Congratulations to the Los Angeles Times for spurring Mayor Eric Garcetti into action, ensuring that air filters are installed in new homes next to freeways. The only problem, the paper and experts point out, is that a filter is not the best way to protect people living in freeway-adjacent housing from dangerous particulate matter.
“In recent years,” the L.A. Times notes, “Los Angeles and other California cities have approved the construction of thousands of homes near freeways, flouting more than a decade of warnings by air quality officials against building housing within 500 feet of heavy traffic. A mounting number of scientific studies link living near traffic pollution to asthma, cancer, heart attacks, preterm births and an array of other health problems.
“The 2016 ordinance signed by Garcetti required that new homes within 1,000 feet of a freeway have air filters meeting a standard of 13 on a 16-point industry scale — the minimum efficiency reporting value — that measures how effectively they block tiny pollution particles.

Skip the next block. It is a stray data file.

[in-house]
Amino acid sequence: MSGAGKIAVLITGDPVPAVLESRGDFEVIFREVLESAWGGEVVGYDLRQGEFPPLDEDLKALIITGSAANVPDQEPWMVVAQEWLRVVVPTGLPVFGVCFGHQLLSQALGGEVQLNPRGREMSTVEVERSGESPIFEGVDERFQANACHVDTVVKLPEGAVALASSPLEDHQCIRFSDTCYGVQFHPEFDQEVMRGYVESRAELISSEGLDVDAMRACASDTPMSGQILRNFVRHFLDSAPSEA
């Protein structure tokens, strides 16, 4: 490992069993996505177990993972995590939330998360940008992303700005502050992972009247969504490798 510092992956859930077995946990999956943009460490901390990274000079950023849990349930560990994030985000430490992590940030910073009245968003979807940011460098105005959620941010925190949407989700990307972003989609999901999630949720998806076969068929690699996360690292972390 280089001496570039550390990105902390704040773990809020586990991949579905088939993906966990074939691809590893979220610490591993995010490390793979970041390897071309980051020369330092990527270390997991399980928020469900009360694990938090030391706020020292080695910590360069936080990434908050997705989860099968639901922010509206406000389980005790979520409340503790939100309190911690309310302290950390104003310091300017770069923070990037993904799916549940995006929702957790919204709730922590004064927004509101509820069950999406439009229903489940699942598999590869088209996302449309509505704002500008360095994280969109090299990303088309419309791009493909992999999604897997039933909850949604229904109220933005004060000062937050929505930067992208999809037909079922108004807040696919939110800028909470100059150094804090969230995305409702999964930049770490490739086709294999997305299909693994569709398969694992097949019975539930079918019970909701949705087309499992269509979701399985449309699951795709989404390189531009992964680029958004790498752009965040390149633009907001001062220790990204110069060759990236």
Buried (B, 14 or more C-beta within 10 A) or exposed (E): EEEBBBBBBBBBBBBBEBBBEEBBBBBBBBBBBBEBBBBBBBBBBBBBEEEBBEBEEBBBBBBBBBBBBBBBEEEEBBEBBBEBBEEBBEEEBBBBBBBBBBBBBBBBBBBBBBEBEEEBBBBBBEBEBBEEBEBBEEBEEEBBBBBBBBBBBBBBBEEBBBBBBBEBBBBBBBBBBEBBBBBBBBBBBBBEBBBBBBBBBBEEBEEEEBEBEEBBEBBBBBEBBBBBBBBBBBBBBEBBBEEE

“But air quality officials and health experts have expressed skepticism that filters are an adequate solution.
“Although the devices capture some of the harmful particles in vehicle exhaust, they do nothing to stop toxic gases. They must be regularly replaced and are not effective unless the ventilation system is running — with all doors and windows closed.”
Mayor Eric Garcetti and the L.A. City Council still refuse to approve more meaningful protections for what’s known as “black lung lofts.” Such as, mandating that landlords and developers notify prospective tenants about freeway-adjacent health hazards and creating a 500-foot buffer zone for new residential development so homes will not be built directly next to a freeway.
With their inaction, Garcetti and the City Council continue to put the public’s health in harm’s way.
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